Another record year for revenue in hand, SAS is adding employees as it gears up for a major push into high-performance analytics in 2013.
While the rate of revenue growth in 2012 slowed to 5.4 percent from 12 percent the previous year, SAS still stretched its 37-year streak of growth and profitability dating back to its founding with revenues of $2.87 billion.
However, SAS anticipates a return to double-digit growth in the coming year as it places more emphasis company wide on two new products that didn’t launch until three and four months into 2012:
- Visual Analytics, a capability to transform reams of data graphically, and
- LASR Analytics Server, a high-powered means of crunching and analyzing data on powerful Intel servers that delivers actionable information in near real time rather than several hours, if not more.
“We are confident we will achieve double-digit growth this year,” said Jim Davis, chief marketing officer at SAS, citing the new technology and a shift of reliance on financial services sector, especially in Europe. “We saw the trend coming over the last year,” Davis said, noting the changes in the struggling European market. SAS’ efforts in other areas such as on the new technology “produced big spikes in places like Europe, the Middle East and Africa in the last quarter as the new strategy panned out.”
As 2013 begins, Davis said “We are investing for high growth over the next two years” with LASR a key point of emphasis.
SAS has a technological advantage with LASR over rivals and plans to drive that message around the world, Davis said.
The launch of Visual Analytics and LASR helped boost SAS to a big lead in the “big data” predictive analytics marketplace based on a report issued by research firm Forrester in January. SAS and IBM, which was second in the quadrant rankings, were listed by Forrester as “unshakeable leaders.” Forrester noted that SAS “is a leader because it scored well in all categories.”
“We’re very proud of that ranking,” Davis said.
LASR is the term SAS coined for the product which the company believes is the cornerstone of its future. Davis said SAS is in the process of a broad conversion of its product suite to run in the LASR environment.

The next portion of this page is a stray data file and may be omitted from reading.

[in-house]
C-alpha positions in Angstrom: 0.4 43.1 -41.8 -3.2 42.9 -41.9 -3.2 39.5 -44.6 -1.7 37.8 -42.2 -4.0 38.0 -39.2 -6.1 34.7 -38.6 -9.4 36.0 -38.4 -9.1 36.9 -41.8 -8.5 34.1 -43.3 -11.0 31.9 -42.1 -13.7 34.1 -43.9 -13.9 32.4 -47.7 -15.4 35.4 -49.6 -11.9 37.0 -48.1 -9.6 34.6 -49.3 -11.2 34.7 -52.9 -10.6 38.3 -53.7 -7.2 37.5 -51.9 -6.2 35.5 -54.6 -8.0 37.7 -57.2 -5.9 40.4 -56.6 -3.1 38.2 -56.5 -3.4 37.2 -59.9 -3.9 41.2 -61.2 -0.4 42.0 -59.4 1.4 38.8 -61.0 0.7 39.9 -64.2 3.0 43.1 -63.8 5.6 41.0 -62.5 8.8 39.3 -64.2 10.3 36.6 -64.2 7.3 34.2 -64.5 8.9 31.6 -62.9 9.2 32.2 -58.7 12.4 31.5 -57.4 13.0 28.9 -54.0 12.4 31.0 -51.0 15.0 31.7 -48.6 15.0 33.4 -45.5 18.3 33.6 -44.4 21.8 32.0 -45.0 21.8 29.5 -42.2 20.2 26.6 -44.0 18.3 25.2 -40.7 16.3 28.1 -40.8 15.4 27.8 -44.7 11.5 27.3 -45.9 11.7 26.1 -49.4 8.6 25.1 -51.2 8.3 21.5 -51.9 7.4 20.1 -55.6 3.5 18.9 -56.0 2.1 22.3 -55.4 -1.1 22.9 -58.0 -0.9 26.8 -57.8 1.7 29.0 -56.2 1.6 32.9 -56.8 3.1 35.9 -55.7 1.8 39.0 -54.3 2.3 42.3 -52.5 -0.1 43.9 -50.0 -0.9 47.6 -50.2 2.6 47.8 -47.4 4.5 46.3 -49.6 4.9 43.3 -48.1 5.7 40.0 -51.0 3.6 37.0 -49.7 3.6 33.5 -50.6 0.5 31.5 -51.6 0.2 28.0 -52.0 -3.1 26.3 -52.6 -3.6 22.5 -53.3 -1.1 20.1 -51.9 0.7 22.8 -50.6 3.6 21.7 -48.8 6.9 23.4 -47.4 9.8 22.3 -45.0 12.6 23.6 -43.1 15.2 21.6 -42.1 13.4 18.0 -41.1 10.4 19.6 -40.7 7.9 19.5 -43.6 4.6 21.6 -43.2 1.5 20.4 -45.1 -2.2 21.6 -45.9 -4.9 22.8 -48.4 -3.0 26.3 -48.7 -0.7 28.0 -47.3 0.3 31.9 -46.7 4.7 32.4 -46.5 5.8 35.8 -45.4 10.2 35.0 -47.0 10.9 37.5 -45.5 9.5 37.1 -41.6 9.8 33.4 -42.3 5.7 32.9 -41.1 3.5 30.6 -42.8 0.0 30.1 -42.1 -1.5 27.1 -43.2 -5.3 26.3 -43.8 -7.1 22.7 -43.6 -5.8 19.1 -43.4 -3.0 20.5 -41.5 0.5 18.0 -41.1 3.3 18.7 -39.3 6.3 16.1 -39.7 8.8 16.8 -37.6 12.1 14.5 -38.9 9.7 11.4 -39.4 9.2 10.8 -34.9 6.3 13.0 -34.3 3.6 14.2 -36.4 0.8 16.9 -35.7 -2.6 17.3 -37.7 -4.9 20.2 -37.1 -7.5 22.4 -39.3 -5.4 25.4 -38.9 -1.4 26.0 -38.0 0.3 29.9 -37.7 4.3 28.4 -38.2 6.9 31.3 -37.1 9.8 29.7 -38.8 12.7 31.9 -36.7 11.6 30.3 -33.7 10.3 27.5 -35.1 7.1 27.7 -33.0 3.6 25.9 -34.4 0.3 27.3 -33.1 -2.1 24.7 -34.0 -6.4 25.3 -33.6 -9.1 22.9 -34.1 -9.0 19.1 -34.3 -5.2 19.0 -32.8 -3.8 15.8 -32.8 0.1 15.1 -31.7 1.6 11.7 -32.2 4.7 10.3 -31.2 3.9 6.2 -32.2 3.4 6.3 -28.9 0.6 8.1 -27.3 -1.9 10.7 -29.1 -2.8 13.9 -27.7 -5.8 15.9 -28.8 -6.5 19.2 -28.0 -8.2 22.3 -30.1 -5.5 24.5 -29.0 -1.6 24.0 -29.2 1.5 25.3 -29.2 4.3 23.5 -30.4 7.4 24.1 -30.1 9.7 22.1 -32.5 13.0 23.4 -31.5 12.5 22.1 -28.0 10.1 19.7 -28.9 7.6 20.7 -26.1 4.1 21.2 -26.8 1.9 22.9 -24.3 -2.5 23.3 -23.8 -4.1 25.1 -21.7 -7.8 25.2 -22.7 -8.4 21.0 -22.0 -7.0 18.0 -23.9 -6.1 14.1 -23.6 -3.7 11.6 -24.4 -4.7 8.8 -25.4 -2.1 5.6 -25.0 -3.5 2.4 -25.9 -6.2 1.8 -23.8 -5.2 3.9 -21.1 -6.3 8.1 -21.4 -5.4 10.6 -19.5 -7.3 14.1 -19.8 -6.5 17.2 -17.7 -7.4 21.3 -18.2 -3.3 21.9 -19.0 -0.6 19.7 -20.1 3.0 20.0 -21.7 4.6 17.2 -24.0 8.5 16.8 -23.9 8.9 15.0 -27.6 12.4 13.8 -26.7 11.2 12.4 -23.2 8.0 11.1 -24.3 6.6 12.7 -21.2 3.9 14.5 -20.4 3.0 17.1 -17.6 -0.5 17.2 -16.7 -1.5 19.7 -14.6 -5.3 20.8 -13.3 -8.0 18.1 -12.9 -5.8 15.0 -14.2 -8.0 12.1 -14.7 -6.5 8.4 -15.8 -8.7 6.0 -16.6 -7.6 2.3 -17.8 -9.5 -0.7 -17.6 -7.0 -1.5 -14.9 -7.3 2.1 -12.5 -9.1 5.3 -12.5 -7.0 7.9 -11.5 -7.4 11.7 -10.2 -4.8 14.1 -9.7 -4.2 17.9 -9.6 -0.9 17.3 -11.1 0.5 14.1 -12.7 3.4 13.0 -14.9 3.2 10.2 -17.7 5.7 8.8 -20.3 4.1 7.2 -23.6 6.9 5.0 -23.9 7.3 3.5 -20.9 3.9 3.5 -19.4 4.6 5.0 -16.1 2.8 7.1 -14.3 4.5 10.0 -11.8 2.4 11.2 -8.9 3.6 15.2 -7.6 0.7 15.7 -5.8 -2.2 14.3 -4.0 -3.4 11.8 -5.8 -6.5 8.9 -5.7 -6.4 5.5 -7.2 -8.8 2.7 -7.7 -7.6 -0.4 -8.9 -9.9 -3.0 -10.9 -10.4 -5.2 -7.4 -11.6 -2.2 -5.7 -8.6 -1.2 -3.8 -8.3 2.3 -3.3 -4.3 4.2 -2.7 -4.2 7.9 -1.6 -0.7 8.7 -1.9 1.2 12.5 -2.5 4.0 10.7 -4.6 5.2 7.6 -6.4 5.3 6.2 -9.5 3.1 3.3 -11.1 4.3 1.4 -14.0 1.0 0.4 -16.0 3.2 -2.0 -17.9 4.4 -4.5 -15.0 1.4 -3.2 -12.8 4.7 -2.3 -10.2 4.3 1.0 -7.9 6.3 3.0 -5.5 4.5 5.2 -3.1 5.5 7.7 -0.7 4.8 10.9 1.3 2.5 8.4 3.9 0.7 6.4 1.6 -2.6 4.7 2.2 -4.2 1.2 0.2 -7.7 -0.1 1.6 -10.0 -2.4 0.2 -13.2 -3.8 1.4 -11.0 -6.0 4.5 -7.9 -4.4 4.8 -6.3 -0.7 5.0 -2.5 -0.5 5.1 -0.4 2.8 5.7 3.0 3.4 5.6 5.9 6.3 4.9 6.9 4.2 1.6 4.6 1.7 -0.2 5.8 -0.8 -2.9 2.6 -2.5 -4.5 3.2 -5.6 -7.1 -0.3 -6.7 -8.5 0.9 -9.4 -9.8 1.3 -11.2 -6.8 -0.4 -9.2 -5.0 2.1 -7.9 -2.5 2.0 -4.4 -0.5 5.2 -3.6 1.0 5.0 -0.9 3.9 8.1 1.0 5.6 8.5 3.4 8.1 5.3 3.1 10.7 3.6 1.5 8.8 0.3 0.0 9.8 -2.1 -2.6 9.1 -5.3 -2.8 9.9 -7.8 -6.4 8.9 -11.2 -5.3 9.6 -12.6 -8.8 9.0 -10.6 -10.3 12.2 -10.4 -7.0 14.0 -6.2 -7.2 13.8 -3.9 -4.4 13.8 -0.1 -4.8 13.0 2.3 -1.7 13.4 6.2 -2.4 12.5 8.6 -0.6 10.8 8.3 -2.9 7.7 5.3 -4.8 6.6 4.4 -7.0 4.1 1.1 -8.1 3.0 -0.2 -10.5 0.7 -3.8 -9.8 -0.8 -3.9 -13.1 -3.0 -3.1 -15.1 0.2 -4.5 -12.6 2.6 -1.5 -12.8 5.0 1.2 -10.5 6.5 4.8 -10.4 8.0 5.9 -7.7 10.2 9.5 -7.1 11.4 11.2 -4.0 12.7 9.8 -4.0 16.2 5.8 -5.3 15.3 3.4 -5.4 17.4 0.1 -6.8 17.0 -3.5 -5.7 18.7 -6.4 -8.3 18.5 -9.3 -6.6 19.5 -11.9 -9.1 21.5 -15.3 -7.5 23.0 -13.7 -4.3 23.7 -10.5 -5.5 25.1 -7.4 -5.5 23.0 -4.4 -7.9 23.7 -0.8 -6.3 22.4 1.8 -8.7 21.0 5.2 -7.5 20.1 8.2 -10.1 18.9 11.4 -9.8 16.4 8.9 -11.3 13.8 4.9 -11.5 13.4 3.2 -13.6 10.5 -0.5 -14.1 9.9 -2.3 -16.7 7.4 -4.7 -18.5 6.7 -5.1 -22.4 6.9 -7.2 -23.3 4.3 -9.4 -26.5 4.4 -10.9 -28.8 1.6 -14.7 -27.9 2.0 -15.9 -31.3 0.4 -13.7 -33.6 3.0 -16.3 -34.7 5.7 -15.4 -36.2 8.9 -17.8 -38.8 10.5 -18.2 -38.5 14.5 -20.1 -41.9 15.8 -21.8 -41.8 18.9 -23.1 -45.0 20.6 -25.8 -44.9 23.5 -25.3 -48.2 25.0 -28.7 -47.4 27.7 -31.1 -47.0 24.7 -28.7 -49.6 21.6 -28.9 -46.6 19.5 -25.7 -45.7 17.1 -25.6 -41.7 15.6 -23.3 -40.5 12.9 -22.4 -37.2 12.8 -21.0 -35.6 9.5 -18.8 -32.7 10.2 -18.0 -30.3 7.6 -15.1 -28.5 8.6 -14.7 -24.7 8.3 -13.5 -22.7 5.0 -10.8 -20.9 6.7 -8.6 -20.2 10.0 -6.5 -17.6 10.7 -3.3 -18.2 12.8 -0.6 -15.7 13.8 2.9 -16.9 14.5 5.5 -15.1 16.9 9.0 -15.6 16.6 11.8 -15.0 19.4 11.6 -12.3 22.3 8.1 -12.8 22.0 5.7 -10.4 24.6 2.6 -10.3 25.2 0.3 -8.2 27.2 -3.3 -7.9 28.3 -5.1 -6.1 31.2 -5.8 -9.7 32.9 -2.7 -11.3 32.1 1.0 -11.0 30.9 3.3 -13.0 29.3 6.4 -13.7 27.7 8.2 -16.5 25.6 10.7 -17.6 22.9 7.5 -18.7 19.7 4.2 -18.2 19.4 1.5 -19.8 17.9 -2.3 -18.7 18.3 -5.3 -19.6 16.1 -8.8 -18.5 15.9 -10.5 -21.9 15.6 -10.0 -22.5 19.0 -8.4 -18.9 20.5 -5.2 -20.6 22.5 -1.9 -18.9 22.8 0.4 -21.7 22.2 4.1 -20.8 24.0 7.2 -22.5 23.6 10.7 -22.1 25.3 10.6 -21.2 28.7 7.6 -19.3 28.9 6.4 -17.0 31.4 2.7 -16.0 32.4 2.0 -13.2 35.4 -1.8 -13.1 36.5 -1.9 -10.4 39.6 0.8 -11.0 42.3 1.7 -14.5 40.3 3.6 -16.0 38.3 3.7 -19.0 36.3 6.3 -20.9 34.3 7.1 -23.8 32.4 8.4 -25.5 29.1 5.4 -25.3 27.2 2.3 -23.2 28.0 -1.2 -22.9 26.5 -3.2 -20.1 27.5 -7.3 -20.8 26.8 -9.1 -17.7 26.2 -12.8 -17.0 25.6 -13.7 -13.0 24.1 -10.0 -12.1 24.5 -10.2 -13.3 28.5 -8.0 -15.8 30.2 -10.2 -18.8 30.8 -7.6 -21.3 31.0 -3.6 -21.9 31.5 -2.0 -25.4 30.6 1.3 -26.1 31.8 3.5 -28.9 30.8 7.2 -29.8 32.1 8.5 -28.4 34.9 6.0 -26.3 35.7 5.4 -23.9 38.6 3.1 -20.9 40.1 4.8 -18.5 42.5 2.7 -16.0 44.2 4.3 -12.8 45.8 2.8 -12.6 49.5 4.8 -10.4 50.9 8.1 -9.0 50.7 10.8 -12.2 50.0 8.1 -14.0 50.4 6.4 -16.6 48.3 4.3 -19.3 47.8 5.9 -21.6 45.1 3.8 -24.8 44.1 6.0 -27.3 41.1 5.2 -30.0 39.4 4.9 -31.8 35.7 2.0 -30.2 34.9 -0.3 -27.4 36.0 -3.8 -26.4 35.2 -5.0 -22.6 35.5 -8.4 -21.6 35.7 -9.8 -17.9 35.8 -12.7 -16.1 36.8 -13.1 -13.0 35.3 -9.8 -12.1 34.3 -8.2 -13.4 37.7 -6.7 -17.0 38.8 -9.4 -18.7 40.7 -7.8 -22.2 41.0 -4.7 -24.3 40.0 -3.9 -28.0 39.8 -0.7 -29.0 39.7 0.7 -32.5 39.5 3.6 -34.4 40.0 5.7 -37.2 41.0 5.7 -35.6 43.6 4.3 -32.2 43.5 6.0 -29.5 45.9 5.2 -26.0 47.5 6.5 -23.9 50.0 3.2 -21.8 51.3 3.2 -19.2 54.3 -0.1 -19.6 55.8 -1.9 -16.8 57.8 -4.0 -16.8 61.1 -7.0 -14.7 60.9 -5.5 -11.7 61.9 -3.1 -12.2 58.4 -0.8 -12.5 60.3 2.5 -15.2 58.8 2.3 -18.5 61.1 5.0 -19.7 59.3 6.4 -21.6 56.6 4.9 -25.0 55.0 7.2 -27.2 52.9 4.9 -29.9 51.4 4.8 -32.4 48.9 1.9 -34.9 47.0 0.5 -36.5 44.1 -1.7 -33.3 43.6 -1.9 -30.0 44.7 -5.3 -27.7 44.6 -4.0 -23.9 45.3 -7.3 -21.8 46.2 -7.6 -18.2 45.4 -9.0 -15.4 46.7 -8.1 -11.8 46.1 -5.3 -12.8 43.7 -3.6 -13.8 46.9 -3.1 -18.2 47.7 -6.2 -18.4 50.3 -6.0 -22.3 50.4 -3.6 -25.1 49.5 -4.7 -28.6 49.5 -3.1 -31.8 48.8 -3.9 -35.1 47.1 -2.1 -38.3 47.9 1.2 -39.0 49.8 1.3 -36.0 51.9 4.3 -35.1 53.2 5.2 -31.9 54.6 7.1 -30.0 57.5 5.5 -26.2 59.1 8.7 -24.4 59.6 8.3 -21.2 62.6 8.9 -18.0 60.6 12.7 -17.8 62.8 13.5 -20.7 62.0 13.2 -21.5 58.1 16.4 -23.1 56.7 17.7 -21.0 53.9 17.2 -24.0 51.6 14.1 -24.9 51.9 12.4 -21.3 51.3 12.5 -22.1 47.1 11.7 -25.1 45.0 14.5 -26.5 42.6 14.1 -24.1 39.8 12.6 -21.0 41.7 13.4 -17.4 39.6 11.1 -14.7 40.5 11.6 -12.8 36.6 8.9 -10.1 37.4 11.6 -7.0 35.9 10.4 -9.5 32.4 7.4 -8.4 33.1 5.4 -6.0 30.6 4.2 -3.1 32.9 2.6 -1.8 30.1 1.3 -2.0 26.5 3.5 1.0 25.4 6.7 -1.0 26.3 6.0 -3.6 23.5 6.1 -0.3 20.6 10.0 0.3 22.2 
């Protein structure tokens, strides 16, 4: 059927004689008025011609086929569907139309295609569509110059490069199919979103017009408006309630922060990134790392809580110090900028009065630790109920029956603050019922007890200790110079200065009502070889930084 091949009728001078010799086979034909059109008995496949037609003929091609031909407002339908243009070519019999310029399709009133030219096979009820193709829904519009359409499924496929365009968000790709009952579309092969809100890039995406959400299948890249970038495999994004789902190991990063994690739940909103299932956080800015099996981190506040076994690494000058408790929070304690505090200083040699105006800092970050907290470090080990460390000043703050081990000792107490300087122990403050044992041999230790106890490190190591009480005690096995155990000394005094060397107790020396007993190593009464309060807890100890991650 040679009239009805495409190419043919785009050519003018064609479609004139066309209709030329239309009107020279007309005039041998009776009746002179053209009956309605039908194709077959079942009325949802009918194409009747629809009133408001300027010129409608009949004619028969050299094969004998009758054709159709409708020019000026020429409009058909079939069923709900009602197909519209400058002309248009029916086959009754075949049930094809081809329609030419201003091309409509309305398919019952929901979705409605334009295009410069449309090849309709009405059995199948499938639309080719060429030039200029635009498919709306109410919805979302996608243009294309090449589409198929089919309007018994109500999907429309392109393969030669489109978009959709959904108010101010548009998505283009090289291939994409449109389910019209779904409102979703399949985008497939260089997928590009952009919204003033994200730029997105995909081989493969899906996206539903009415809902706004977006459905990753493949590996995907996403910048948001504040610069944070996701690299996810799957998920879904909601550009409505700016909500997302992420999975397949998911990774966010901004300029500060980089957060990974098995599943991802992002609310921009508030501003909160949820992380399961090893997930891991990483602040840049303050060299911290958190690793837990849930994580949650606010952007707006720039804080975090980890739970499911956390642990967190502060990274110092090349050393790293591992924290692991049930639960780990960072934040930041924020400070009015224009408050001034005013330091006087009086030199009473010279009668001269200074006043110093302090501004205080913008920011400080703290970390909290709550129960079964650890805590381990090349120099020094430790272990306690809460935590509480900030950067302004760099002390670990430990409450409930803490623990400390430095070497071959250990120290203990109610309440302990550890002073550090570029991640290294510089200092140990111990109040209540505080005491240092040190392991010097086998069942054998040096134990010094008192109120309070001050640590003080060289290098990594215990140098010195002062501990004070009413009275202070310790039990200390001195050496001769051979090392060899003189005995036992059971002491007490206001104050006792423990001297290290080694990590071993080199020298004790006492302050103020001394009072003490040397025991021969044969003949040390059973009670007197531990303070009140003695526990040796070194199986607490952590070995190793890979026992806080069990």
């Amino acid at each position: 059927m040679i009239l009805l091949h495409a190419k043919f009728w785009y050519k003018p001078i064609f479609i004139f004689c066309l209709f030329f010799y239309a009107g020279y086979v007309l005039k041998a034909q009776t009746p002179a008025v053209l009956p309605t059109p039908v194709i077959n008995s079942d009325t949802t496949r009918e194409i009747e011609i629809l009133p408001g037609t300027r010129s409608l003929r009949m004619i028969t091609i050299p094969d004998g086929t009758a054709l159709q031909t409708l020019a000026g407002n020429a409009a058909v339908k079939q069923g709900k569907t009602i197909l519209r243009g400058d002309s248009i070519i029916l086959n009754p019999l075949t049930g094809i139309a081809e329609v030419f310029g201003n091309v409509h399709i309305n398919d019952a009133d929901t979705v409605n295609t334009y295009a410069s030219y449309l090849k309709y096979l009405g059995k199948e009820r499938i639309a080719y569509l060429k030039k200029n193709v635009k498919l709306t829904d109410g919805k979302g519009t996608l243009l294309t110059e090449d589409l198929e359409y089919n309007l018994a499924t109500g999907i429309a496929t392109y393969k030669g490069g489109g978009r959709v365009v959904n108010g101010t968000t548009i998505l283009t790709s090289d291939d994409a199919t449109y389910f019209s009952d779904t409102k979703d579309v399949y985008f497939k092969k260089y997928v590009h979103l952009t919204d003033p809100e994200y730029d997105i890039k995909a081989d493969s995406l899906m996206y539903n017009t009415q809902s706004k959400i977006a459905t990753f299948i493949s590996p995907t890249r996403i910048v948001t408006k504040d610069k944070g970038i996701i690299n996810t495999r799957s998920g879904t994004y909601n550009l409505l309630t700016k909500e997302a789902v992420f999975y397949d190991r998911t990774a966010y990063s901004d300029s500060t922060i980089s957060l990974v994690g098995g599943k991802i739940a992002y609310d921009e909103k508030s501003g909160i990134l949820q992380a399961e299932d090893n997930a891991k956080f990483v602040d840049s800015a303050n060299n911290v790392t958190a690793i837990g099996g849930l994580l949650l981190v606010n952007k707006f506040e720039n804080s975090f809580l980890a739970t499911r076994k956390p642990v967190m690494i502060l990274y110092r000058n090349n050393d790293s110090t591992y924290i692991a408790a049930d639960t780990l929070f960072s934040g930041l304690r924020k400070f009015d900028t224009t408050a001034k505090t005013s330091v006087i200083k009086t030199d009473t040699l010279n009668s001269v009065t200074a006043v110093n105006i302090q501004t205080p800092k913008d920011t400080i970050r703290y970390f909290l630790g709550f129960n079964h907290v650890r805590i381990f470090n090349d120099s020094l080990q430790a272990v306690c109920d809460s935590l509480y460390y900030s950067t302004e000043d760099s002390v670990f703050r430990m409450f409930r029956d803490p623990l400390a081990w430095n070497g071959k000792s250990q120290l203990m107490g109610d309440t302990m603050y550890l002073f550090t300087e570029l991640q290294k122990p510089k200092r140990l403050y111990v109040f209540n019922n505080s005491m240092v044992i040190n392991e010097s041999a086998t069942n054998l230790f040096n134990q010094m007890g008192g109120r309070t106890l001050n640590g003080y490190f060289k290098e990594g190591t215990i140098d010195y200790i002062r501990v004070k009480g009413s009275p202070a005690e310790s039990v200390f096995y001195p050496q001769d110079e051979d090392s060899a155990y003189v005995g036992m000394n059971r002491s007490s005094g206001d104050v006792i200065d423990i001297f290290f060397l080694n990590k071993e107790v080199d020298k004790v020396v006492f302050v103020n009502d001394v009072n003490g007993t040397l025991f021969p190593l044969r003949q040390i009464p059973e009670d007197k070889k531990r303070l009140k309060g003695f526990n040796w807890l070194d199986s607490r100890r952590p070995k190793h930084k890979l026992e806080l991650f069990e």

The high-performance focus involves every sales person, Davis said. He labeled the new technology efforts as a major “step change,” one he called the “biggest change” for the company since SAS code was rewritten to become platform neutral some 30 years ago.
7% Employee Growth
SAS expanded its employee headcount 7 percent in 2012, finishing the year at 13,442. New hiring added 5 percent to the total at the privately held company’s Cary headquarters to more than 5,000.
And SAS continues to hire with more than 100 current openings, Davis noted.
Seeing market opportunities to drive growth with the LASR offering, Davis predicted “some additional building projects” in the near future beyond work that already is underway.
The newest structure being built is geared toward the high-powered analytics business and will include nearly 700 offices, Davis noted.
While growth wasn’t as fast as in 2011, Davis said SAS Chief Executive Officer Jim Goodnight and the management team realized that 2012 would be a year for changes, retraining and shifting focus to LASR and Visual Analytics.
As a result, SAS increased the percentage of overall funding directed to research and development to 25 percent from 24 percent the previous year.
“We knew we would spend a lot of time on R&D, a lot of time educating our sales force and the market about new technologies,” Davis explained. “We knew that in effect we would be retooling, and we actually are very pleased with what we have done.”
Inside the Numbers
While overall sales grew, SAS reported some changes in shares of business produced by various sectors.
For example, the top category, financial services, produced 38 percent of revenue, down 2 percentage points from 2011.
Government and services also declined, each dropping a point to 14 percent and 12 percent of revenues respectively.
Growth sectors included:
- Life sciences, up 1 point to 7 percent
- Manufacturing, up 1 point to 6 percent
- Retail, up 1 point to 4 percent
- Healthcare, up 2 points to 5 percent
Rather than be concerned about market shifts, Davis said the changes reflected a “more balanced portfolio” with SAS “not putting all its eggs in one basket” of financial services.
Revenues grew across all global markets, SAS reported.
The Americas generated the most dollars at 47 percent.
Europe, Middle East and Africa produced 41 percent of sales.
Asia-Pacific accounted for 12 percent.
The geographical breakdown was almost identical to the previous year with the Americas at 46 percent, Europe Middle East and Africa at 42 percent and Asia Pacific at 12 percent.
Earlier this month, SAS was recognized as the second best company to work for in a survey by Fortune magazine.
[SAS ARCHIVE: Check out a decade of SAS stories as reported in WRAL Tech Wire.]